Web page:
By Alan Hurst
When I see a trailer or read about a movie featuring a number of female stars from my formative years as a movie goer, I get a little excited and I’m not entirely sure why. Maybe it’s the idea that these ladies are still working well into their seventies and eighties, or maybe it’s a bit of nostalgia for a time when I would go and see their films when they were in their heyday. It’s probably a bit of both.
It happened a few years ago with Book Club (2018) which starred Jane Fonda, Diane Keaton, Candice Bergen and Mary Steenburgen, although for me Steenburgen isn’t in the same league as the other three. The trailer made things look entertaining and funny, each character’s real estate looked enticing, and everyone seemed to be on their game. After seeing it we walked away feeling a little let down. All of the actresses had their moments in what ultimately turned out to be a mildly amusing, illogical yet predictable look at late life romance. We probably shouldn’t have expected more. The best thing about the film was the sardonic, dryly witty performance from Bergen.
Poms (2019) was another one, again featuring Diane Keaton this time alongside Jackie Weaver, Pam Grier, Celia Weston and Rhea Perlman. A movie about aging and dying and set in a retirement community, it was pretty dreadful with Keaton particularly annoying trotting out her Annie Hall schtick yet again. In her defence I guess the script really didn’t giver her anything to work with.
Earlier this spring the trailer for Queen Bees came out featuring Ellen Burstyn, Ann-Margret, Jane Curtin and Loretta Devine. Both Ellen Burstyn and Ann-Margret were major and acclaimed movie actresses in the seventies and eighties, Jane Curtin had two hit series with Saturday Night Live in the seventies and Kate and Allie in the eighties, and Loretta Devine (the youngest of the group) had hit big in 1981 in the Broadway musical Dreamgirls as well as in a number of featured film and TV appearances. The trailer indicated that this was going to be Mean Girls meets The Golden Girls – and that’s exactly what it is, although not with the same edgy wit that were the hallmark of those productions. There are some laughs, each of the four actresses deliver the goods, particularly Burstyn and Ann-Margret, and there are some solid points to be made about aging, family and friendship, but this is ultimately lightweight, inconsequential fare.
The central character here is Helen, played by Ellen Burstyn, who is widowed but still lives on her own. The problem is she’s isolated and she also keeps locking herself out of the house. A kitchen fire one evening while she’s locked out necessitates a move to a retirement centre, which she makes clear to her daughter and grandson is only temporary.
At first put off by the antiseptic cheeriness of the place, Burstyn also runs afoul of the facility’s Queen Bees – the cool ladies who rule the roost. Led by Janet (Jane Curtin), there’s also Sally (Loretta Devine), Margot (Ann-Margret) and a fourth character who quickly dies, leaving room for a fourth to play Bridge. Sally and Margot soon warm up to Helen, and you see they’re not really as nasty as the pretend, but Janet is another story.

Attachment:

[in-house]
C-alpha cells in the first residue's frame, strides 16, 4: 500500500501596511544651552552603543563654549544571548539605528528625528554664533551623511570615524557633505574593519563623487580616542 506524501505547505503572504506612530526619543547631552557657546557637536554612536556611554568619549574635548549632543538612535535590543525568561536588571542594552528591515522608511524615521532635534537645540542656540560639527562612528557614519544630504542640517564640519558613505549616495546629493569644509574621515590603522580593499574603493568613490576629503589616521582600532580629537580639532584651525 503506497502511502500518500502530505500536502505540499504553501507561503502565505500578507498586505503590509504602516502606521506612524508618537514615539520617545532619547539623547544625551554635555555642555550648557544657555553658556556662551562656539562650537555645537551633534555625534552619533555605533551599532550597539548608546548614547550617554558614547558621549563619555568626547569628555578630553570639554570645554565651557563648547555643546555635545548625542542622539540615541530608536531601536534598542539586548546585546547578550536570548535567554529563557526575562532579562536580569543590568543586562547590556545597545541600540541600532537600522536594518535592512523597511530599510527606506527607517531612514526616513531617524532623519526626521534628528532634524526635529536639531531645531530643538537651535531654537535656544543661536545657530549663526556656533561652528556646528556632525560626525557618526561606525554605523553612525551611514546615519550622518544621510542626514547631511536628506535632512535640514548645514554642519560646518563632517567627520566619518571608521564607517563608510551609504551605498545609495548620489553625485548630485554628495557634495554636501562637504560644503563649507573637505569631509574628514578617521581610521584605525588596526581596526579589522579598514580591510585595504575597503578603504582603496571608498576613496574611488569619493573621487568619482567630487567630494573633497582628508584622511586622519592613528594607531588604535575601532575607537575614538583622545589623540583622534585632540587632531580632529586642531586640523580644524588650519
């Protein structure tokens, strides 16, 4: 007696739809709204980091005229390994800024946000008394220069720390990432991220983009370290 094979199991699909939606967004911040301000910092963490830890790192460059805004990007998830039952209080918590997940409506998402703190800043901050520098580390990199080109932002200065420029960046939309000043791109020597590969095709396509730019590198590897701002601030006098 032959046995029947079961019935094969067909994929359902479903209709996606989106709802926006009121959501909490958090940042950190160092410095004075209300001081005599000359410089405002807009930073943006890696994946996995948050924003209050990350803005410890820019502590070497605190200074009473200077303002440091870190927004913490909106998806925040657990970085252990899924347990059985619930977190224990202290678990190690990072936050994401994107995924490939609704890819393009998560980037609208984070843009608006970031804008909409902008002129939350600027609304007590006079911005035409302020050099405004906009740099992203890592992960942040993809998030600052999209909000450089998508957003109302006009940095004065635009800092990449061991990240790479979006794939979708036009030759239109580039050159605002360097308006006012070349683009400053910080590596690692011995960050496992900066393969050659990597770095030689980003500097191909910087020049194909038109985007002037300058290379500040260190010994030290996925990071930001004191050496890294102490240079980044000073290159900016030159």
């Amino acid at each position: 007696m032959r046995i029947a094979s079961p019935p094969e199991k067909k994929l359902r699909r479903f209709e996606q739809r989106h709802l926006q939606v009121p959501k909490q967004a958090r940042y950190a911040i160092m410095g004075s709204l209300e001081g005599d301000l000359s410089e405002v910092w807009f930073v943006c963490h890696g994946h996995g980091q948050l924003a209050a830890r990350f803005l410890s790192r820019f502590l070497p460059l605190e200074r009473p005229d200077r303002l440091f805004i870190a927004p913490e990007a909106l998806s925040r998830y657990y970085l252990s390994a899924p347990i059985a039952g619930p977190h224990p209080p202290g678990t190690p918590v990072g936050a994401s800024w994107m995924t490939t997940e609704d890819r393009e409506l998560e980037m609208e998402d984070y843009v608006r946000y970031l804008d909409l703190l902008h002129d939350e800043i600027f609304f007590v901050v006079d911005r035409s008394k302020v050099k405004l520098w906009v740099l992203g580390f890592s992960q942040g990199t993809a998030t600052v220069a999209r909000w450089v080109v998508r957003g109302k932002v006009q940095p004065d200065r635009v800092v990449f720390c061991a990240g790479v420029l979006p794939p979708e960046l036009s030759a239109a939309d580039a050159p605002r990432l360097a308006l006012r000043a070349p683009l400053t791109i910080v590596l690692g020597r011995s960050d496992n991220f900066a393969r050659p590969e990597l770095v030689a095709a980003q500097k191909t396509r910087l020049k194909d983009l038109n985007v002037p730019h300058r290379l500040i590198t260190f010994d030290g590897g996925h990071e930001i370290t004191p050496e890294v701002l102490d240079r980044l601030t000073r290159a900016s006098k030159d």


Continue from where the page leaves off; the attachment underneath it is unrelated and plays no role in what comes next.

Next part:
James Caan, another icon from the seventies, shows up to woo Burstyn’s character with his awkward charm.
There’s no prize for figuring out how this one wends its way to a relatively happy resolution for everyone. The treat here is watching the terrific cast do their thing. Burstyn, still beautiful and charismatic at 88, makes Helen a believable character. She shows that this woman is still capable but struggling and just trying to find purpose after the passing of her husband. Her tentative courtship dance with Caan is very sweet.
Ann-Margret doesn’t work too often anymore, with the exception of an occasional TV guest shot or a small role in a feature film. At 80 she’s a delight as the still frisky, fun loving, much married sexpot of the group. She also has some nice, compassionate scenes with Christopher Lloyd as the latest object of her attention, who is in the early stages of dementia.
Loretta Devine has some great lines and the relationship she forges with Burstyn’s Helen – after a night of smoking pot – is fun to watch. Jane Curtin is all pinched meanness and loves to order everyone around, but she gets to soften and redeems herself by the end of the film.
The four actresses work really well together (this is a third pairing for Ann-Margret and Ellen Burstyn) and it’s too bad the writing didn’t have more bite and less sugar. A thought: since they seem to be rebooting everything these days, if a reboot of The Golden Girls ever gets a greenlight then these four actresses could deliver in spades.
Hooked from a first viewing of Mary Poppins at four and after school reruns of I Love Lucy, Alan has been a movie and TV enthusiast ever since. A particular aficionado of films from the late thirties through the seventies, he enjoys helping others discover the joys of those films, directors and stars. His career has careened from journalism to public relations to marketing, always with one foot in the arts and with a unique ability to relate all work and life experiences back to a movie. Alan’s top five desert island films are Bonnie and Clyde, Sunset Boulevard, Cabaret, Mildred Pierce and, with no apologies, Mary Poppins. Alan’s focus will be on films from Hollywood’s first golden era (and a little beyond) as well as TV.